Given the current socially, politically and racially charged climate, it shouldn’t have surprised a soul that this year’s May Day rally in Manhattan took on more of an edge.
While celebrating and emphasizing the importance of labor rights, the rally included references to the #BlackLivesMatter movement, the Philippines’ attempt to break away from U.S. control, freeing Mumia Abu-Jamal, police brutality, the living wage and the Baltimore uprising.
One rally held in Union Square in the late afternoon was hosted by the May 1st Coalition for Worker and Immigrant Rights. As the protestors gathered and swelled into a crowd, one could see signs championing different causes. A young woman could be seen holding up a sign with the logos of CNN, CBS, Fox News, MSNBC and ABC over the line “Stop Reporting Half-Truth, Or Rather, The Wrong Half.” One man, while carrying his baby, could be seen holding up a sign featuring men of color who had been killed by police. An older white male held up a sign that read “They Rarely Shoot Old White Guys Like Me” with the words “White Privilege” underneath.
The protestors marched east on 14th Street, south on Second Avenue, Chrystie Street and eventually made their way to Foley Square but not before stopping at the site of the explosion in the East Village that led to the demolition of three buildings.
Along the way, people rallied in honor of Freddie Gray, chanting, “The whole damn system is guilty as hell,” followed by “Resist. Rebel.” By the time the rally got to Foley Square, tension increased between participants and cops. Some protestors were arrested after they tried to take their march from the sidewalk to the street. The rally ended up becoming more about police brutality and Gray about than workers’ rights.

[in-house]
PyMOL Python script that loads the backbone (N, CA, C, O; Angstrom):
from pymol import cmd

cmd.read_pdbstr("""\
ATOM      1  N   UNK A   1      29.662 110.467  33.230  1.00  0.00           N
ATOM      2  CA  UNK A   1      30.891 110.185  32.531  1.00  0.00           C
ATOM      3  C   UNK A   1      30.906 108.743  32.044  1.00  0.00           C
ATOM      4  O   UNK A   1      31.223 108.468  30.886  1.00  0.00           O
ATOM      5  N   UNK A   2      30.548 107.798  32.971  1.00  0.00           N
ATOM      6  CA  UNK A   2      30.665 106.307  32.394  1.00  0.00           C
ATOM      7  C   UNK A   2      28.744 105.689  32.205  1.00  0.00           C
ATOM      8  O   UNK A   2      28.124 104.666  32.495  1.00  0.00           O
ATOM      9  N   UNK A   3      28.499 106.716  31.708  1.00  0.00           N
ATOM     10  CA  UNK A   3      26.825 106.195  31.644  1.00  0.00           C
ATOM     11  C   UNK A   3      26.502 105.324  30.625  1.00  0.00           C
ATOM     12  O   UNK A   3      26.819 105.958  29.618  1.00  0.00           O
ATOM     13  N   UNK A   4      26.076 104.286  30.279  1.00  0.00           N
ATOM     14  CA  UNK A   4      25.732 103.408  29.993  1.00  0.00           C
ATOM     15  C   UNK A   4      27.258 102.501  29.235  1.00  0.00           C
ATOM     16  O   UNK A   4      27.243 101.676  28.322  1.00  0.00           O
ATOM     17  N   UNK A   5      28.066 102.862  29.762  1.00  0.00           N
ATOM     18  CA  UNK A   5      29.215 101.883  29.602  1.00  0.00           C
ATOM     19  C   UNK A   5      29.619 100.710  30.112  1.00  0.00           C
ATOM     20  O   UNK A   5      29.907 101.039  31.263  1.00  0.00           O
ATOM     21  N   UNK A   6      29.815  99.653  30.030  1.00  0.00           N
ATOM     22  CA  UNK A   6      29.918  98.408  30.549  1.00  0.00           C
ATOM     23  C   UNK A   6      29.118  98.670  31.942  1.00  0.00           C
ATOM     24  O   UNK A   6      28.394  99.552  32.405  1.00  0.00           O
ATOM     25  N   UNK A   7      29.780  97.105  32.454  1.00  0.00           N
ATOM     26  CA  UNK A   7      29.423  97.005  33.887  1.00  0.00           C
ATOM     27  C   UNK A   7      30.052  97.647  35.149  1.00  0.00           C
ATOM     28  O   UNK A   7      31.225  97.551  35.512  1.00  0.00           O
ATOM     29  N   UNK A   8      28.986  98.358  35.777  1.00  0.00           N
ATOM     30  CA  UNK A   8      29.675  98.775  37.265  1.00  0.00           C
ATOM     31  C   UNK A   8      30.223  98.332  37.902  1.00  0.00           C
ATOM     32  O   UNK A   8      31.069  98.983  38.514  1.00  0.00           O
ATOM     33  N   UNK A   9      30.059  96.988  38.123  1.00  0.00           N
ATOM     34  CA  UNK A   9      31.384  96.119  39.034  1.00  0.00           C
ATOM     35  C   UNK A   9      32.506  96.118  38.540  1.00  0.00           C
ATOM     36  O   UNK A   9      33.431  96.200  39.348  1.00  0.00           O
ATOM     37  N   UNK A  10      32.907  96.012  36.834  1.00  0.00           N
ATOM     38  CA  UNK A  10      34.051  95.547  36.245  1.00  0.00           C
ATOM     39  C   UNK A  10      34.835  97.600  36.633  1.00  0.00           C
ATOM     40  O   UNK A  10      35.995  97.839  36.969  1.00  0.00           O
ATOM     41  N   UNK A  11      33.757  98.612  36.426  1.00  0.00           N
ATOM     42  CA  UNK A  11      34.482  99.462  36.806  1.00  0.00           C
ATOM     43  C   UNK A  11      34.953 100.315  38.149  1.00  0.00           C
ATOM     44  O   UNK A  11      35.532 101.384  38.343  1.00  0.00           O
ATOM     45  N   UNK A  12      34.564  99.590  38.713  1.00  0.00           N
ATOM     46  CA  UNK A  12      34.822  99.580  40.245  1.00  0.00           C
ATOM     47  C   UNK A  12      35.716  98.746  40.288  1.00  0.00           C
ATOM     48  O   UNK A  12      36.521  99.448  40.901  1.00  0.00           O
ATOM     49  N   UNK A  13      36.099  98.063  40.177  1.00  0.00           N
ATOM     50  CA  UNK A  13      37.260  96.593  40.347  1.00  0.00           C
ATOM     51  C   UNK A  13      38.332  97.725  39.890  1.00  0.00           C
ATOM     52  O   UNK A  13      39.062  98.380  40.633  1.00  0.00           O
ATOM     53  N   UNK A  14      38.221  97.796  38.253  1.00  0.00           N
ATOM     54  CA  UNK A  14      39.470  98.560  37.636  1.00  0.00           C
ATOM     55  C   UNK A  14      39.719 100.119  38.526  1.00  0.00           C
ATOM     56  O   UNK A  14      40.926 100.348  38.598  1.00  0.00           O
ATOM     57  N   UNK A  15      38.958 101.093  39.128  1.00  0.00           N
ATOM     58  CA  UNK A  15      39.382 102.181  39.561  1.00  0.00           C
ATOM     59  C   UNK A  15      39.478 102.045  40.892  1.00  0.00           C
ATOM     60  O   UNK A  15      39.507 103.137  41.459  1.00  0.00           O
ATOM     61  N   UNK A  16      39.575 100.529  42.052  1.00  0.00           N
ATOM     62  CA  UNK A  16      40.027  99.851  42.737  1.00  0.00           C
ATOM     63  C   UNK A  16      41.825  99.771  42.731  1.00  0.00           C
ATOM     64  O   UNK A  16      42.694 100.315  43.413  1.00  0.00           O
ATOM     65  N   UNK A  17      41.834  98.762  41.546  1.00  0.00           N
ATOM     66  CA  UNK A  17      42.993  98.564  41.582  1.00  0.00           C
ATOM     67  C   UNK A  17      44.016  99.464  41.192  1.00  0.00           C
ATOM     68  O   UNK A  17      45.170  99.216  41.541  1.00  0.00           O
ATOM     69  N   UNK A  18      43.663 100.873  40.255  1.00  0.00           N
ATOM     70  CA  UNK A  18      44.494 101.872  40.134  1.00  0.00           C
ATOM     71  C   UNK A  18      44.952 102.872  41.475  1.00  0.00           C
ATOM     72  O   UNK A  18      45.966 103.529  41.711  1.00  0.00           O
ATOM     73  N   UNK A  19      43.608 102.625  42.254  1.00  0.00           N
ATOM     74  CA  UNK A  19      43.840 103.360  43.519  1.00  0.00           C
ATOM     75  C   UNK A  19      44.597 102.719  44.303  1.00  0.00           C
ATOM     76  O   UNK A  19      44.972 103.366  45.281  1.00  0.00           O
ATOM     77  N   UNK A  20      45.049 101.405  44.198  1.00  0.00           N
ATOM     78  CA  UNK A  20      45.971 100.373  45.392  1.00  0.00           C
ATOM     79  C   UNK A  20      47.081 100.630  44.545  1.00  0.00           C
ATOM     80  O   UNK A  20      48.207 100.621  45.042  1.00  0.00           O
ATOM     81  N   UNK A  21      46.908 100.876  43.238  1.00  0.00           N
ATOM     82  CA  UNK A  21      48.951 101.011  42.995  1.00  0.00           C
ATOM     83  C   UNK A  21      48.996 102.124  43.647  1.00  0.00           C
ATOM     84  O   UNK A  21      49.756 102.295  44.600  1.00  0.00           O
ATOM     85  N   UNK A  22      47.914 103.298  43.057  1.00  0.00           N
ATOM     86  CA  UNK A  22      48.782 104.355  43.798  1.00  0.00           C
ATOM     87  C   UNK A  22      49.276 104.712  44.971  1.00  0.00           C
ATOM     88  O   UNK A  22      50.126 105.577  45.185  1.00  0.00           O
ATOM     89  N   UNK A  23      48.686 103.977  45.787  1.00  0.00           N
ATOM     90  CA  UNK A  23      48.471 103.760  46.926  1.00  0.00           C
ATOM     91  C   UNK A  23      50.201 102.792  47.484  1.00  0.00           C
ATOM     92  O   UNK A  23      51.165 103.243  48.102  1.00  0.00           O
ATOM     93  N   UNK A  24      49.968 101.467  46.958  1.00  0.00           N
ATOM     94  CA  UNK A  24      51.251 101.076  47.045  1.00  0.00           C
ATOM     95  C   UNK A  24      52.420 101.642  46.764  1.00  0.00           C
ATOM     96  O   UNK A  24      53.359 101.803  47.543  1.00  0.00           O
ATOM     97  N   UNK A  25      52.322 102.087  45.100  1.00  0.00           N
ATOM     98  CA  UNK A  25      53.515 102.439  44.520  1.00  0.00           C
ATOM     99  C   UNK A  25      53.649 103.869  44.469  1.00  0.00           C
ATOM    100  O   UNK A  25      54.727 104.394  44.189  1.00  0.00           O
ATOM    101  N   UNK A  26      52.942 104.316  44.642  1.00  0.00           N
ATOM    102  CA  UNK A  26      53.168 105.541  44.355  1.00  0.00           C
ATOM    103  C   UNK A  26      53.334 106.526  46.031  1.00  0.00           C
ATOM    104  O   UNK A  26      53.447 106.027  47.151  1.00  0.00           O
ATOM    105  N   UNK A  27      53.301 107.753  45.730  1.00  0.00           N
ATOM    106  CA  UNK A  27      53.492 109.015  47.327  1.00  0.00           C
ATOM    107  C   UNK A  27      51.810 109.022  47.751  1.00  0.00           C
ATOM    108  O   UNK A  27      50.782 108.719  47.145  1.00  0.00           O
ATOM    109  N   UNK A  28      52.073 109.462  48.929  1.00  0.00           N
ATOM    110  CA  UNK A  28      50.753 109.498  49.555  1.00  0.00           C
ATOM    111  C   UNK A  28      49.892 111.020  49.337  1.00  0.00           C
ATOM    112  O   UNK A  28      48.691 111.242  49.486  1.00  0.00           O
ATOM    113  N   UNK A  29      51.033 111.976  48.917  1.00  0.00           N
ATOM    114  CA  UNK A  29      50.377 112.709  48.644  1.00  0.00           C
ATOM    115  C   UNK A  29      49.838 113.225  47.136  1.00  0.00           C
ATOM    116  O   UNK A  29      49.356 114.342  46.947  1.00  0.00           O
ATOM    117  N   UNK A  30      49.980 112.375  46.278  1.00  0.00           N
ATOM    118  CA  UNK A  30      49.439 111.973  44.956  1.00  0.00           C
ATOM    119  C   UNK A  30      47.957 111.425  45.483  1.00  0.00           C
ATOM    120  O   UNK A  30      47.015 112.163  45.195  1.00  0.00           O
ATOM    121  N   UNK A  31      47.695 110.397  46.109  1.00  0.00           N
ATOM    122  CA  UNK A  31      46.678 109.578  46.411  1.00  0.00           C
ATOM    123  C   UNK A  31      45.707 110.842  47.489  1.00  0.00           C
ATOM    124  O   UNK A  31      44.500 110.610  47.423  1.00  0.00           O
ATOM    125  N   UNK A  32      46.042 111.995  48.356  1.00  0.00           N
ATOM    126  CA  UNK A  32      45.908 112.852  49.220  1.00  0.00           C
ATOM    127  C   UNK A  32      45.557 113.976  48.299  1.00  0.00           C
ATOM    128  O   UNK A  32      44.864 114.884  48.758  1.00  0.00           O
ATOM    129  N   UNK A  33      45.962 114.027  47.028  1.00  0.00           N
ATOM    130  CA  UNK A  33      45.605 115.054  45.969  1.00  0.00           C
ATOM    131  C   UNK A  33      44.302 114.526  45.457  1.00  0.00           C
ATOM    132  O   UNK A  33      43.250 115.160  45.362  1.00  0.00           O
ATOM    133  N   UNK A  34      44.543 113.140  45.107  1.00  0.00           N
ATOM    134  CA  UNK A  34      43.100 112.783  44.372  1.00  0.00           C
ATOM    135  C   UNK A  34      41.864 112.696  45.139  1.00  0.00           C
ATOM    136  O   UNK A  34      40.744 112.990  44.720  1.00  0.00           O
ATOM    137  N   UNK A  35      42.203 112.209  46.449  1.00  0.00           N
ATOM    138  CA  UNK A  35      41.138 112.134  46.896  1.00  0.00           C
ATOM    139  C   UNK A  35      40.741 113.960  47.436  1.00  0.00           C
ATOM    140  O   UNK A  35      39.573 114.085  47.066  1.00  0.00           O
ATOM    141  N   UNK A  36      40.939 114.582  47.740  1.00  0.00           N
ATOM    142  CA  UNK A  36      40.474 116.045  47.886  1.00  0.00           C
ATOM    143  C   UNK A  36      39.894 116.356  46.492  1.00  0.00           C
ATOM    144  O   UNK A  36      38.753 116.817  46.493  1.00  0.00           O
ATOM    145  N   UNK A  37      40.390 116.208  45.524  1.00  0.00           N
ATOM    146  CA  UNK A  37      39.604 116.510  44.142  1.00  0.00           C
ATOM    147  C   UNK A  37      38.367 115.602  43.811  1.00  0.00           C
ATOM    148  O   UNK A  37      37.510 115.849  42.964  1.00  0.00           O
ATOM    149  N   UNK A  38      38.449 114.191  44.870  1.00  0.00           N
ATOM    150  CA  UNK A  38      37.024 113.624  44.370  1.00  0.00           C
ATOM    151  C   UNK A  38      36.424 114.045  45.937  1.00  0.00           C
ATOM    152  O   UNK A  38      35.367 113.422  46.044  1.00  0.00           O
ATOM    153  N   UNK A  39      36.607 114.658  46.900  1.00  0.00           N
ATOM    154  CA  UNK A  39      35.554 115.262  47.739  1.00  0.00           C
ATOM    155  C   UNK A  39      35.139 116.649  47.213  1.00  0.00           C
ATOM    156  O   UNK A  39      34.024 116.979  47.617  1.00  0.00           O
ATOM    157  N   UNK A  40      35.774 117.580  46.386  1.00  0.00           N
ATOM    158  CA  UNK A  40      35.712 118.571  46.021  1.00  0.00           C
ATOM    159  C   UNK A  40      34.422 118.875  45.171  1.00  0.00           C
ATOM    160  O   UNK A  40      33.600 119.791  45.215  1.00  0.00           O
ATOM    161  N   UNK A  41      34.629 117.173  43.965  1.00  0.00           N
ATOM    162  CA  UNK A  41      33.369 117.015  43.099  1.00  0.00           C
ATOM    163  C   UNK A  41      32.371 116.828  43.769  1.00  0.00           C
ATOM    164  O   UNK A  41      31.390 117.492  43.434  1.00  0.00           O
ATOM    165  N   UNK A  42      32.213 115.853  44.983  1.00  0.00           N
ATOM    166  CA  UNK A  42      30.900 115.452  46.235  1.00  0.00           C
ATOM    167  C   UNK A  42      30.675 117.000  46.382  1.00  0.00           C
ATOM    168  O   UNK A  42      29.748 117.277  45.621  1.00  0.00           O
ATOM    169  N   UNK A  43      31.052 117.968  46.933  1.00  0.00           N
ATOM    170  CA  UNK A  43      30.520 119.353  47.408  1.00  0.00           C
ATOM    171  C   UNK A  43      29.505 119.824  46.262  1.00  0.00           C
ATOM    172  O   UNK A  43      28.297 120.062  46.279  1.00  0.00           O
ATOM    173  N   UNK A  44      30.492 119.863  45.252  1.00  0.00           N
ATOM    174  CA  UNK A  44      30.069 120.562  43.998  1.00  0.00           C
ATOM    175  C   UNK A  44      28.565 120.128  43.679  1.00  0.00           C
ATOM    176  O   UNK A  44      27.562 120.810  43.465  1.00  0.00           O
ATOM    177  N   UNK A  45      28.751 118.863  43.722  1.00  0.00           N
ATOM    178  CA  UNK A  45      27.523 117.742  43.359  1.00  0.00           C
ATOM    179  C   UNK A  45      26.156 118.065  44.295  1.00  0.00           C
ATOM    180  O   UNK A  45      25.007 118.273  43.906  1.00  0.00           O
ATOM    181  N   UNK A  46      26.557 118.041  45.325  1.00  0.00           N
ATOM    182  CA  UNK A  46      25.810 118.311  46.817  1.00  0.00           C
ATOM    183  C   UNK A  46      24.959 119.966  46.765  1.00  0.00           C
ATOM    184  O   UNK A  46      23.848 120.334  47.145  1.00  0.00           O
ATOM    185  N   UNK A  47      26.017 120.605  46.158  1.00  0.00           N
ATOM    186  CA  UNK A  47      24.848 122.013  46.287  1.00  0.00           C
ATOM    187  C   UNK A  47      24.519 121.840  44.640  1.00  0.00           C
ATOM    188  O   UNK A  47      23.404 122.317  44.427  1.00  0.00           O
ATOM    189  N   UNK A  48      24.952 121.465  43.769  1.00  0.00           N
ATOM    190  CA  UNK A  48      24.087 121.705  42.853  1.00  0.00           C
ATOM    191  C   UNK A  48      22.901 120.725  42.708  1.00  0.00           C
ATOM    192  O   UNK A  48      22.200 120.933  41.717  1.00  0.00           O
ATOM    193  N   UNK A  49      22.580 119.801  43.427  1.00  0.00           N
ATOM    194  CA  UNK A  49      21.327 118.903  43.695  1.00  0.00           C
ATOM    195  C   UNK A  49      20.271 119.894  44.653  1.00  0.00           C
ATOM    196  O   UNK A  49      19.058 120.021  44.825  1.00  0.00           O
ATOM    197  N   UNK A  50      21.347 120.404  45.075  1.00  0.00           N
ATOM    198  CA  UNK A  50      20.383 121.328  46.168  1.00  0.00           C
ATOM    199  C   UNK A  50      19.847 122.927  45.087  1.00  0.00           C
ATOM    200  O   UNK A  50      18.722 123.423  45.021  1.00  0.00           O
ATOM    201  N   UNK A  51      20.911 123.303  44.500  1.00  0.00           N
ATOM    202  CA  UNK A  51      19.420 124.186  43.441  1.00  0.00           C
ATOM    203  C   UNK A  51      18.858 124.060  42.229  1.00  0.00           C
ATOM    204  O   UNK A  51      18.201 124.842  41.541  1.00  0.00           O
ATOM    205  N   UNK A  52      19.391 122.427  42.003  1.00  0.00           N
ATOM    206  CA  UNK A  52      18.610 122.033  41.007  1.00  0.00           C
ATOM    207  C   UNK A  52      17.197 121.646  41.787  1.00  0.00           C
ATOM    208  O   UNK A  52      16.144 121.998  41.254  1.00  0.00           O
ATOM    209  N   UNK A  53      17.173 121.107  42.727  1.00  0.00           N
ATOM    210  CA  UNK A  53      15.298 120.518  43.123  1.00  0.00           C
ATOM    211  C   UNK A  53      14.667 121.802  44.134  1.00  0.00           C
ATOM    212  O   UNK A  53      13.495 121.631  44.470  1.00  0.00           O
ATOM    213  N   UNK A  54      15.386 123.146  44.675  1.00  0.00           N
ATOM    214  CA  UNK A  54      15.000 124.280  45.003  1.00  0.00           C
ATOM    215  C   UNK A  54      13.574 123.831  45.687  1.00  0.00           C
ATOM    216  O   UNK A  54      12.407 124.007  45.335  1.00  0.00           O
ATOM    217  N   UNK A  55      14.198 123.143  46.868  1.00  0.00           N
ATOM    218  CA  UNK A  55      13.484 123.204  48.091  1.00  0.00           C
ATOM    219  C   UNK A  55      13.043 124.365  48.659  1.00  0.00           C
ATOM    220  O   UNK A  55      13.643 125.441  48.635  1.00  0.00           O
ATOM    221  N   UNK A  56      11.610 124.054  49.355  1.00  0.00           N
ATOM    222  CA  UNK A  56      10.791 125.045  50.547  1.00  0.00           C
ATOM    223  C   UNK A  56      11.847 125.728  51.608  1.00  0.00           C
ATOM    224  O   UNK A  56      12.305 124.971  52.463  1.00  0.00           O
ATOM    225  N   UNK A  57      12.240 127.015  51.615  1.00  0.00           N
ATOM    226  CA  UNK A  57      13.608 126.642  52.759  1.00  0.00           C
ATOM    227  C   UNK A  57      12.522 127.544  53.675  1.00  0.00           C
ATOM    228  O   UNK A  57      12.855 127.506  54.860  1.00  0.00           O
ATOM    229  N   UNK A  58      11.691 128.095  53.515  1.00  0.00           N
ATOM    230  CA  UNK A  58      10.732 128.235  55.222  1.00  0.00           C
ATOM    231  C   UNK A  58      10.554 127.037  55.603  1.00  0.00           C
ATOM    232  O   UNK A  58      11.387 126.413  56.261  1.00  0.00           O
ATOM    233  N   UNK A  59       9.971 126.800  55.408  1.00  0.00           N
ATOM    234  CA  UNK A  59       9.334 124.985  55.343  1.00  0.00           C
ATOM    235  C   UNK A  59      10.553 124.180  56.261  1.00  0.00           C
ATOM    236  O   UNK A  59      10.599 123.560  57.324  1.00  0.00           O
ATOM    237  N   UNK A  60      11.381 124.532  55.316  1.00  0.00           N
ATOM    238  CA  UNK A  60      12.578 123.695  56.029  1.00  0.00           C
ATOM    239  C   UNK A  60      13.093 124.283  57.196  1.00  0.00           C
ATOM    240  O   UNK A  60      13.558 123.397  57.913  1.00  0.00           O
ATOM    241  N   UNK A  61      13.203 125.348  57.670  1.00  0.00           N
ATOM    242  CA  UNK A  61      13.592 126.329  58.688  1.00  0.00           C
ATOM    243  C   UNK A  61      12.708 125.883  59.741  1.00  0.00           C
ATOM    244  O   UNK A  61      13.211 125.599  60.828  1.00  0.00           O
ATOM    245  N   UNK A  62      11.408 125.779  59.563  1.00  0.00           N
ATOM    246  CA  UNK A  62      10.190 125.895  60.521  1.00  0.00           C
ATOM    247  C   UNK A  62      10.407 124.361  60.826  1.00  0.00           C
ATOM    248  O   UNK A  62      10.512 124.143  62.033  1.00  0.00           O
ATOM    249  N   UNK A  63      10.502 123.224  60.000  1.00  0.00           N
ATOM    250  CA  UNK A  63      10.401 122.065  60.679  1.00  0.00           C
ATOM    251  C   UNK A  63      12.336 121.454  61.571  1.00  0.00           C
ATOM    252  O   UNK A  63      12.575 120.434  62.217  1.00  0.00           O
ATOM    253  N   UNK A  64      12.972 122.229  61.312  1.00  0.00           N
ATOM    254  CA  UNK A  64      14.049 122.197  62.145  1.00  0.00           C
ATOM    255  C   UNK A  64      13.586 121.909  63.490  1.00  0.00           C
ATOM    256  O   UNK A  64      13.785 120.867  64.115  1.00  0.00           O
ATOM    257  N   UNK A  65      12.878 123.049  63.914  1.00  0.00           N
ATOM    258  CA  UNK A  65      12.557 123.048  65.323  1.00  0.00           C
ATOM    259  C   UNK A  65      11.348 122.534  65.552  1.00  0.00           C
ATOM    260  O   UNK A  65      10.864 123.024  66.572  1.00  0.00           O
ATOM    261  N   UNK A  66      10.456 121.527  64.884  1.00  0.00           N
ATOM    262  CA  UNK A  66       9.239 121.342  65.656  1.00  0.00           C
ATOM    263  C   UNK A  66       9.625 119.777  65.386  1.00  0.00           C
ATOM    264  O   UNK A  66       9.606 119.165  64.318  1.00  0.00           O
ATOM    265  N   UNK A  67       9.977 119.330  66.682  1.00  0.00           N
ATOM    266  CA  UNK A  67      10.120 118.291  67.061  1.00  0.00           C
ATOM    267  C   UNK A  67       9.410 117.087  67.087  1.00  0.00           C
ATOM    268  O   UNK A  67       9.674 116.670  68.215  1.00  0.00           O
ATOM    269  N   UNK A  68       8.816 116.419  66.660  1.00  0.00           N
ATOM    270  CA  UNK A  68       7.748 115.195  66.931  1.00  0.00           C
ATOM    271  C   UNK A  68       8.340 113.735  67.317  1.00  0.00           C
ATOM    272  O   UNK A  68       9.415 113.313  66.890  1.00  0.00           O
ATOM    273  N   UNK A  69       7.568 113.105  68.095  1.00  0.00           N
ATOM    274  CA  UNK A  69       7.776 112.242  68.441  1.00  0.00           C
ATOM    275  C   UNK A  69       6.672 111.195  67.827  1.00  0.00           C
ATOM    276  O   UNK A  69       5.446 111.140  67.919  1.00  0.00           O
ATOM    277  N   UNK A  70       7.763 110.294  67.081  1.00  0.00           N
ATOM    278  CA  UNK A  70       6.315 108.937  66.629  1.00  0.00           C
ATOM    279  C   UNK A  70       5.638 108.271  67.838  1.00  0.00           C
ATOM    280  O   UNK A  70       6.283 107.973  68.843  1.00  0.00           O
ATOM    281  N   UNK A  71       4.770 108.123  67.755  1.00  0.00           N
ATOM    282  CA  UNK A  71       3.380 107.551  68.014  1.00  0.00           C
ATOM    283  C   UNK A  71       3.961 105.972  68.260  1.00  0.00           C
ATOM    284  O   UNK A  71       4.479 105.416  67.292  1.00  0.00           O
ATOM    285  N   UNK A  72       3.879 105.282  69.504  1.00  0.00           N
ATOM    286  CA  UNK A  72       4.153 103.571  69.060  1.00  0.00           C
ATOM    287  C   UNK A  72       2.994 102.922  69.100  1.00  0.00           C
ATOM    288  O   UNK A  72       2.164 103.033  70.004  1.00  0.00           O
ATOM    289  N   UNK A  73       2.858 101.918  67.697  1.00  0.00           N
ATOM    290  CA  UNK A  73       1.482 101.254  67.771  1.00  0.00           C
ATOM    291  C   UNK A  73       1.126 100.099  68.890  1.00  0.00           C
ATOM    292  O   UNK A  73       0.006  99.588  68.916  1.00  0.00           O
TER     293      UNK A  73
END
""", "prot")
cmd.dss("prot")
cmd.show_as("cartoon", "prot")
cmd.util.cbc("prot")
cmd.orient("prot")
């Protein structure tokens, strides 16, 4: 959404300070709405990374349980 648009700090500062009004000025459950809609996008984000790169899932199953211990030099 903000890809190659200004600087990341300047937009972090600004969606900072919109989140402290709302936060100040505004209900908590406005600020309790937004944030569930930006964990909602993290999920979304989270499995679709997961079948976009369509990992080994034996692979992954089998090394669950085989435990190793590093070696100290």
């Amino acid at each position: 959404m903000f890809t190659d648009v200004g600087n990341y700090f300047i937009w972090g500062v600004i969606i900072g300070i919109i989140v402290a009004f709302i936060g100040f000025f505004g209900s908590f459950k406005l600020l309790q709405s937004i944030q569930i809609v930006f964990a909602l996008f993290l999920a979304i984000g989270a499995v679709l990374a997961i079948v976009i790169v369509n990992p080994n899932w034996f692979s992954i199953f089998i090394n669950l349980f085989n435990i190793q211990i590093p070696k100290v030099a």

Meanwhile, other rallies in the city included members of the Alliance for Labor Rights, Immigrant Rights and Jobs for All, along with labor unions and social justice organizations rallying against a perceived attack on social and economic justice and jobs.
This particular rally began at the house of billionaire Walmart owner Alice Walton. Workers and activists placed eight-foot tall plungers outside of her home on 60th Street and Park Avenue in protest of her “flushing away” jobs by recent store closings costing more than 2,000 people their jobs. Whereas the retail giant citied plumbing issues in those particular stores, workers claim it was part of grand ploy to punish workers for attempting to organize. Afterwards, the marchers made their way across Central Park South to Columbus Circle to join up with horse carriage drivers fighting for their jobs.
Henry Garrido, executive director of DC 37, spoke of the importance of the rally in a statement released before demonstrations began.
“Income equality is the eight-hour-day of our time—something workers need as badly today as they needed a humane work schedule back in 1886, when 400,000 workers, whose typical work day could last 10, 12 or 14 hours in unsafe, unhealthy workplaces, went on strike in Chicago,” said Garrido. “This year’s May Day comes amid a growing movement against the vast income inequality that is destroying our middle and working class, and for a living wage. DC 37 is proud to be part of the struggle.”
Hector Figueroa, president of 32BJ, used May Day to focus on labor issues and equality. “Today, the working men and women of New York City are joining workers around the world in a global call for justice and equality,” he stated. “We are airport workers, fast-food workers and other low-wage workers fighting for $15 and a union. We are families calling for immigration reform that allows us to stay together. We are communities calling for affordable housing and environmental justice. We fight for these rights on May Day and every day and still we rise.”